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A lot or a little?
The parents' guide to what's in this movie.
What parents need to know
Parents need to know that, like Billy Elliot, this is a film full of strong language that their kids have probably already heard elsewhere -- and a positive message that they should hear, too. Most of the movie's violence is in the context of boxing, which is depicted without glamour or gore as an athletic competition with rules and regulations. There's some drinking and kissing, but really the main content issue here is the language. That said, while the language is rude and pervasive (expect everything from "f--k" to "gay" and more), the film's characters and message -- work hard for your dreams -- are surprisingly positive.
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What's the story?
Jerry (Adam Carolla) was once a pretty good Golden Gloves boxer; now, he's a contractor who teaches boxing at a gym on the side. A chance encounter with a up-and-coming pro fighter leads to a sparring match and a lucky knockout, with 40-year-old Jerry surprising everyone, including himself. A veteran coach suggests that Jerry enter the upcoming amateur trials to qualify for the Olympic team; Jerry goes for it, bonding with hot young prospect Robert Brown (Harold House Moore) and starting a romance with lawyer Lindsay (Heather Juergensen) as well. But at what point do you have to wake up from following your dreams? And are some of the people pulling for Jerry just pulling his leg?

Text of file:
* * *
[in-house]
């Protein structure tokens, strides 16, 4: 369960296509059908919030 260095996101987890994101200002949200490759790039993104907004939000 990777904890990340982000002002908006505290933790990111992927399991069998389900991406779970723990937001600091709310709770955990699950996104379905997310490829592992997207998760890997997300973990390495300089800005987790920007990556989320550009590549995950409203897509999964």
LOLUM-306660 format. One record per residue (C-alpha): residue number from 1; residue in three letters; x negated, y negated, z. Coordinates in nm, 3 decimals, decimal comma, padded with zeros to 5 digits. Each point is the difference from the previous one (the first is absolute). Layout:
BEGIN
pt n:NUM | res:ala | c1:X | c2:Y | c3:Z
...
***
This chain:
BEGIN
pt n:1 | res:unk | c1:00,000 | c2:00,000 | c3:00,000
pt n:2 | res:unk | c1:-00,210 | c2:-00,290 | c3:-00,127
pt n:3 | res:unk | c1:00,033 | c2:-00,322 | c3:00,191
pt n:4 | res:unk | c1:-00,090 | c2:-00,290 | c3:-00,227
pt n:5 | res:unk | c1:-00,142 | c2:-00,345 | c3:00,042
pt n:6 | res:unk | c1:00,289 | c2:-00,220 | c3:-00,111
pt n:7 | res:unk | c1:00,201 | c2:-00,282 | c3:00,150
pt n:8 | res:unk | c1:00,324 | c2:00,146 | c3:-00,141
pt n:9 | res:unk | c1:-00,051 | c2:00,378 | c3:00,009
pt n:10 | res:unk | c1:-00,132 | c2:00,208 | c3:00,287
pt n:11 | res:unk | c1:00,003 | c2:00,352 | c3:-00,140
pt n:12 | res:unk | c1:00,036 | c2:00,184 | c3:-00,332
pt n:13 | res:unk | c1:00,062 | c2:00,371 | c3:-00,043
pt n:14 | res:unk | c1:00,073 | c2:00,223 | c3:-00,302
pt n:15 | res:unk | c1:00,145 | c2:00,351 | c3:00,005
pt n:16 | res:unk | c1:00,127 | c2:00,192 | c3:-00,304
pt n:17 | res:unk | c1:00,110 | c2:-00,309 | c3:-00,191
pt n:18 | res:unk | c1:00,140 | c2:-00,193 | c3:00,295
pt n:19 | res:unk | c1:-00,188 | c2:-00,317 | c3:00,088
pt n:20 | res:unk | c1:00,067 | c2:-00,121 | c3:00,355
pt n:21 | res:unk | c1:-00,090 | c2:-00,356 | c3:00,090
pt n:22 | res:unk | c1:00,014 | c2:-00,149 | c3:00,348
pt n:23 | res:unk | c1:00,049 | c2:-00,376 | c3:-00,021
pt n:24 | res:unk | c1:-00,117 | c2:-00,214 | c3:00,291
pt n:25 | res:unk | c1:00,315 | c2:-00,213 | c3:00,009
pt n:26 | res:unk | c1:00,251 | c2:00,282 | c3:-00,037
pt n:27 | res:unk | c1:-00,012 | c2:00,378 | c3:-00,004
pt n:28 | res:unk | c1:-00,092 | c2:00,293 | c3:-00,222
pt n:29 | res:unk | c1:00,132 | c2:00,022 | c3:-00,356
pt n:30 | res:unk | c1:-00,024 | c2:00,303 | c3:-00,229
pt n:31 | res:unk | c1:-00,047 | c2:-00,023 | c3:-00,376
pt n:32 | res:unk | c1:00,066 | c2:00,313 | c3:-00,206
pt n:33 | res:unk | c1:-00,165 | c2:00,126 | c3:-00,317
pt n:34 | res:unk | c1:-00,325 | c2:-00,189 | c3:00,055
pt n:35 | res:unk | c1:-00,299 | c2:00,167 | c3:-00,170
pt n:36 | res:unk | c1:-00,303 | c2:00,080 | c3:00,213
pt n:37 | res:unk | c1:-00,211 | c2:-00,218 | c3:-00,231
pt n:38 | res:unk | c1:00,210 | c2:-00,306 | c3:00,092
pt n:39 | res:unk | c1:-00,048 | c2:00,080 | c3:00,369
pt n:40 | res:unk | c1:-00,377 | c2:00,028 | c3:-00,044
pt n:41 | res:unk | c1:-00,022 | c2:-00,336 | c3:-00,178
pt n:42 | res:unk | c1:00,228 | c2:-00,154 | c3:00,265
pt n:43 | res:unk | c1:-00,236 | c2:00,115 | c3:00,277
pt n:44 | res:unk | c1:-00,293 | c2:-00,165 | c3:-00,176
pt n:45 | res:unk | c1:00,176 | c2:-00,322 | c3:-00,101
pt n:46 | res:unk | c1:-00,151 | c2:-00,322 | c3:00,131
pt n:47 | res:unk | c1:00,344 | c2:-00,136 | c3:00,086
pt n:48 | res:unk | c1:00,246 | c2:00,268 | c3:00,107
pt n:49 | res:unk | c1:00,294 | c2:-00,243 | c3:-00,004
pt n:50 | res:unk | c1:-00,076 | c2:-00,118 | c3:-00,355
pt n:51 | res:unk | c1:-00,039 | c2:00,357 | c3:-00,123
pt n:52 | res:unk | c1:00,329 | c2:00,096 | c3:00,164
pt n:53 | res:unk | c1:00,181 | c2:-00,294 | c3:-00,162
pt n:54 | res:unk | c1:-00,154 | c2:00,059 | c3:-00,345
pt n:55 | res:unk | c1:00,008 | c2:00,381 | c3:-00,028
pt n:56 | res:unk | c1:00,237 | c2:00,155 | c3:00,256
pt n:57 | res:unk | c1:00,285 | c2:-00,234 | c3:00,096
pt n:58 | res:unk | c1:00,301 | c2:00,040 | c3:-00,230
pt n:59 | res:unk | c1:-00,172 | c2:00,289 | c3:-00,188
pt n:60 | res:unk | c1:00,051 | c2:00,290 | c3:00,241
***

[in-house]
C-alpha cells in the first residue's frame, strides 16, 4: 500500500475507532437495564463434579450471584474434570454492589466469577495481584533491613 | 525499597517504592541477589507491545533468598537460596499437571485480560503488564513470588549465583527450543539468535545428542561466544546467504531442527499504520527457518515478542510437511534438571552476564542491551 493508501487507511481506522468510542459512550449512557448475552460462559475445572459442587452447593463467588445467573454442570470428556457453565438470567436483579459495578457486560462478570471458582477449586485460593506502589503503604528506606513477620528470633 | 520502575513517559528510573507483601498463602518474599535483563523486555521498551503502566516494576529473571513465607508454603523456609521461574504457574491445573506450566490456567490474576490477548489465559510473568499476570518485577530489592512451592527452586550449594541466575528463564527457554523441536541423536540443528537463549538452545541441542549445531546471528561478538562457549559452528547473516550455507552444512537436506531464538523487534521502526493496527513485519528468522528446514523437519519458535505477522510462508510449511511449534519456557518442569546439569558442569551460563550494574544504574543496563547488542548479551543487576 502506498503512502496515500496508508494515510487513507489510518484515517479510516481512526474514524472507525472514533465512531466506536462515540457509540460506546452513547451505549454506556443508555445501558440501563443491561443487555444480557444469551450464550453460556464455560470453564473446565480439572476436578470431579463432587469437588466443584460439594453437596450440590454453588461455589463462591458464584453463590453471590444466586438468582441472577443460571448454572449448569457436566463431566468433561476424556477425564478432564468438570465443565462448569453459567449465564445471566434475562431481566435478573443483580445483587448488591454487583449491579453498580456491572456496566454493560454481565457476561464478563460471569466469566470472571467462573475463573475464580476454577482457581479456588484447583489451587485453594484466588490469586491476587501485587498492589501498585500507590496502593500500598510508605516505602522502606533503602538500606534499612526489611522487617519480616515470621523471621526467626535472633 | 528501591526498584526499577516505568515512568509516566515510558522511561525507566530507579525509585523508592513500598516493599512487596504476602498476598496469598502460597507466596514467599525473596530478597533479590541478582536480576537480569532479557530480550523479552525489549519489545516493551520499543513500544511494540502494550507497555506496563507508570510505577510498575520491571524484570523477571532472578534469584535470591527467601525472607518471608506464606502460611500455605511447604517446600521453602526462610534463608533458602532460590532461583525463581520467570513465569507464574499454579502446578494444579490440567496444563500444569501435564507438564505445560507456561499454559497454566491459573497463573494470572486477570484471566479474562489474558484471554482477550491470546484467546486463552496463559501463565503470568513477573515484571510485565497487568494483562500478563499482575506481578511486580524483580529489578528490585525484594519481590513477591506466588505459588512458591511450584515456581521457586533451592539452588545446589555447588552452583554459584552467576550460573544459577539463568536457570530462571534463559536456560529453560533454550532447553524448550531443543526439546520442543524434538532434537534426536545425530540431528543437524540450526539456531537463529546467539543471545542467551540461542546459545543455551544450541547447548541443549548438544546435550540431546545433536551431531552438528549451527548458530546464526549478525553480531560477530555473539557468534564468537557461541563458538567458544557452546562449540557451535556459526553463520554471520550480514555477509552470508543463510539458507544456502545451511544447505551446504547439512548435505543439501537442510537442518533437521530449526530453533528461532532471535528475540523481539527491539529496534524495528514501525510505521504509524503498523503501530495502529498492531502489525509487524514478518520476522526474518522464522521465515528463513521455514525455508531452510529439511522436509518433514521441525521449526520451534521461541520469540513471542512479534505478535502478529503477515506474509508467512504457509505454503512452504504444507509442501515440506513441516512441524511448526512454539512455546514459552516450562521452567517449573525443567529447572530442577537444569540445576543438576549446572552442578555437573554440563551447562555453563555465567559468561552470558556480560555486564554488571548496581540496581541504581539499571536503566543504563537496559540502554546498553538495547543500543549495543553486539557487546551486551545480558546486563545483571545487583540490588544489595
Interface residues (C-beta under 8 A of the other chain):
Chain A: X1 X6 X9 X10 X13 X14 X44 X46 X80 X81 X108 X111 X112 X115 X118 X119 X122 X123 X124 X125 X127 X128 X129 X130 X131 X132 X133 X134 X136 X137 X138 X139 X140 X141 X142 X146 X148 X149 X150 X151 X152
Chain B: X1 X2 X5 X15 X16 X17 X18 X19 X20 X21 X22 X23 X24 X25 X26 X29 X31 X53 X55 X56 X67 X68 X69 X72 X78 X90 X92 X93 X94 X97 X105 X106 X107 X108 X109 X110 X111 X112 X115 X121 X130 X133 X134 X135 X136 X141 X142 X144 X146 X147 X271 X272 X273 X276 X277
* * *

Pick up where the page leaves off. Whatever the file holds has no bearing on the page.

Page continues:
Is it any good?
Carolla's Jerry may be a battered and beaten boxer, but he's a surprisingly appealing lead. And the film manages to be inspirational and clear-eyed about Jerry's prospects. Carolla and Juergensen have a nice, easy chemistry, and director Charles Herman-Wurmfeld has a light touch that serves this low-budget, shot-on-video comedy nicely. Carolla receives story credit; a former contractor himself, he entered show business late in life before becoming a radio (Loveline) and TV (The Man Show) host, so he's certainly in touch with Jerry's doubts and aspirations.
Loose, light, and low-key, THE HAMMER is a funny, character-driven indie comedy that, like Jerry, has a surprising amount of heart hidden behind its worn exterior.
Talk to your kids about ...
Families can talk about the nature of boxing movies. What do they often have in common? How is this one different? Does the fact that it's a comedy instead of a drama change the messages it sends? If so, how? Families can also discuss the kind of hard work and sacrifice that following your dreams can truly require.
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